Tricky Time

Becoming a Skater

Feb 1, 2003
Outside Magazine

Drive, then glide: U.S. national cross-country team member Nina Kemppel perfects her ski-ski technique.

"SKATE-SKIING ALLOWS YOU to go 20 percent faster than traditional cross-country skiing," says Nina Kemppel, 32, a four-time U.S. Olympian. Skating trumps trad-style in other ways, too: Its shorter skis require less waxing, and its sturdier boots help you get out beyond the confines of a groomed doubletrack to ski anywhere you find packed powder.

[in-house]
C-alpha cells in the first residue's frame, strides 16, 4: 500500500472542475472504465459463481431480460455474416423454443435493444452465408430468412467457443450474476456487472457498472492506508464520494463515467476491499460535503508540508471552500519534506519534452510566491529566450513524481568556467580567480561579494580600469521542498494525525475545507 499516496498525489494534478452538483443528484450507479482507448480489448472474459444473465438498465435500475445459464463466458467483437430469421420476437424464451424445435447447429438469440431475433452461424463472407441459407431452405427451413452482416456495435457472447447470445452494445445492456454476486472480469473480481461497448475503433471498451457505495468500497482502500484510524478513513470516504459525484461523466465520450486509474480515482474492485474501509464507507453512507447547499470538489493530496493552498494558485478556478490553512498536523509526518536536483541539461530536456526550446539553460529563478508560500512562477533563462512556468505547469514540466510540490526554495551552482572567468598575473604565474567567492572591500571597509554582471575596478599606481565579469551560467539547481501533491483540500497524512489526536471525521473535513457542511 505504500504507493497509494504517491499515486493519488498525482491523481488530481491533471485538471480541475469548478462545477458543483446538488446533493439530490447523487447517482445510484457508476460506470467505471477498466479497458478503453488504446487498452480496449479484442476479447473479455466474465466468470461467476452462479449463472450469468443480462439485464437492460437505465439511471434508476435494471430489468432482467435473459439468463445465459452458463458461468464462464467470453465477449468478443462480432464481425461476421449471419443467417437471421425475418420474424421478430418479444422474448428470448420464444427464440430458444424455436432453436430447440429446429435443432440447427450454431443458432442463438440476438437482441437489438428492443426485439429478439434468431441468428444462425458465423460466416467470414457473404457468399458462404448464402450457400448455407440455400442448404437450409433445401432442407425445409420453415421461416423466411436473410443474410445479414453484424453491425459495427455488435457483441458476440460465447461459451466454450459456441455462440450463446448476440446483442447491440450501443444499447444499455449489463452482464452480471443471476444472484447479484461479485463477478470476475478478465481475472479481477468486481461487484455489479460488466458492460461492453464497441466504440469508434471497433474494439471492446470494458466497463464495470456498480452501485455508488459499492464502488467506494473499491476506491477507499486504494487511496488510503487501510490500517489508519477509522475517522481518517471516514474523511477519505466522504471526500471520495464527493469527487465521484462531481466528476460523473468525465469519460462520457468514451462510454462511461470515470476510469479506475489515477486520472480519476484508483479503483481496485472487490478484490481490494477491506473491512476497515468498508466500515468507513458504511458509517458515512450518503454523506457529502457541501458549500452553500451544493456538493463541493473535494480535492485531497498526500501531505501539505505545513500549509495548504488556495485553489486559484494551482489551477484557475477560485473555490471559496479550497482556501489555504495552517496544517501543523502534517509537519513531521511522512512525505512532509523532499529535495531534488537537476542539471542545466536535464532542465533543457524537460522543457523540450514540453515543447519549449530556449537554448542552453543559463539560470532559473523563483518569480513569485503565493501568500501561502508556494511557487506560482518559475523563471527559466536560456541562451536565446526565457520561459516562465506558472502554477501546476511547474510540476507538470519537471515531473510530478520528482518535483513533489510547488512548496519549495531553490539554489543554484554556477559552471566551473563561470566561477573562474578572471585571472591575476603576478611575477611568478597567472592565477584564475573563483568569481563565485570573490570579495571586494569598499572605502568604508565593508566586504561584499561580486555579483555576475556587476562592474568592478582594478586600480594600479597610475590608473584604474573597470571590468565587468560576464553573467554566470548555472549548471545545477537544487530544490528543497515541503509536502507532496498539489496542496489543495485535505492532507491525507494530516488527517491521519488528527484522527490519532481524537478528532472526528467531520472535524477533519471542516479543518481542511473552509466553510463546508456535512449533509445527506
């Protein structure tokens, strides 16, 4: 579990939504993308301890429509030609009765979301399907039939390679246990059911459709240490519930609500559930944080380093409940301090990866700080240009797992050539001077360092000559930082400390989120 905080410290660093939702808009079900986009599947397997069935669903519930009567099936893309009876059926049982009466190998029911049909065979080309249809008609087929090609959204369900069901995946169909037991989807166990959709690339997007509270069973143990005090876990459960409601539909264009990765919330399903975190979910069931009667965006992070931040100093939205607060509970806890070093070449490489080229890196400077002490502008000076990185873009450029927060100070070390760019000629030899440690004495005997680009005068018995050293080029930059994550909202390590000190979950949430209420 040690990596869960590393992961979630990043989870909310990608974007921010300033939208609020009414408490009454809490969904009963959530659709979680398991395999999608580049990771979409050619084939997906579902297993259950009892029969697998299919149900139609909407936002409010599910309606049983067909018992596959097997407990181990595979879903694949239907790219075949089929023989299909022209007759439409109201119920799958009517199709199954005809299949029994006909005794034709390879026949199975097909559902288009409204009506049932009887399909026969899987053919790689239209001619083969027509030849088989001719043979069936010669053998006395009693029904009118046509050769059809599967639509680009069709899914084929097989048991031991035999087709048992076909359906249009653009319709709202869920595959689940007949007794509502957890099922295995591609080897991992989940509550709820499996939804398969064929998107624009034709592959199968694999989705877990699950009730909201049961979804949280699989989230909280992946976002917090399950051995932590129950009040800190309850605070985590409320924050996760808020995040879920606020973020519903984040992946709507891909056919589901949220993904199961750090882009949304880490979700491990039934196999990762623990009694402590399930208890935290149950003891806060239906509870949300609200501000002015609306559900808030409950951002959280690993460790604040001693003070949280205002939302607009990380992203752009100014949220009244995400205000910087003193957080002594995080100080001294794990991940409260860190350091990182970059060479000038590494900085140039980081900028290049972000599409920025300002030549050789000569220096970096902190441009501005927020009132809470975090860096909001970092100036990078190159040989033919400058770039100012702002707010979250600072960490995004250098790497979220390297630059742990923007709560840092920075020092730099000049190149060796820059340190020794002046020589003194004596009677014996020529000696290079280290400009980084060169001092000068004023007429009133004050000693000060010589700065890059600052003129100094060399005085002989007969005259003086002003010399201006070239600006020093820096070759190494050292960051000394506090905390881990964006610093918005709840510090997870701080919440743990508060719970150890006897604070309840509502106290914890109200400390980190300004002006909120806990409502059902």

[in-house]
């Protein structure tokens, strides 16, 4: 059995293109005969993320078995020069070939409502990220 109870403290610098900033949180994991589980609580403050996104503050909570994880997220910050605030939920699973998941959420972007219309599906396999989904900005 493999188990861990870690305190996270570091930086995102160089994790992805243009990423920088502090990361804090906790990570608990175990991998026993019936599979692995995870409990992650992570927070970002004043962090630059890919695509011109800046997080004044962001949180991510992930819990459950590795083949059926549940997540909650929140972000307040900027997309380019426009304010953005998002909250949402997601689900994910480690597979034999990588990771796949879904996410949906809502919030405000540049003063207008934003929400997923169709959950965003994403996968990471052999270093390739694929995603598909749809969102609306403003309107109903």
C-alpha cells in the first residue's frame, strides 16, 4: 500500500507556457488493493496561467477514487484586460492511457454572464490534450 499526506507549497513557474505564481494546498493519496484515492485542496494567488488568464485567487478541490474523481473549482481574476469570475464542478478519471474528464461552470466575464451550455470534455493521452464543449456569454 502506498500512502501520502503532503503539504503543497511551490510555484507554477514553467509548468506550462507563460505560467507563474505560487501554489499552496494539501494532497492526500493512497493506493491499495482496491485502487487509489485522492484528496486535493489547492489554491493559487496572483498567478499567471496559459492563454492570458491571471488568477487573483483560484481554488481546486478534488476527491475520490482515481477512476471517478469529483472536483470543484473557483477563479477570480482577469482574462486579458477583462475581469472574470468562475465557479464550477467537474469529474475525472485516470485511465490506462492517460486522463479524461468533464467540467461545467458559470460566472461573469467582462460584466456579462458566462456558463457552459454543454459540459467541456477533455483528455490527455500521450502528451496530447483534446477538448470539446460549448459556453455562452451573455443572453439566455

To blast off, start with your feet together, then flow like so: 1) If you're left-handed, glide the left ski forward and slightly outward, with your weight centered over it (right-handers, start with your right ski), while simultaneously poling with both arms on either side of you. 2) As you follow through on the poles, shift your weight to your right ski, pushing from the inside ball of your left foot and gliding forward on your right leg. 3) When that glide is complete, push back onto the left leg, and follow with your poles. You should pole with both arms, but only when pushing off your lead leg. "A common mistake is that people get caught in the middle," says Kemppel. "They don't commit to one ski. Your head, shoulders, and hips should always be traveling in the same direction as your weighted ski."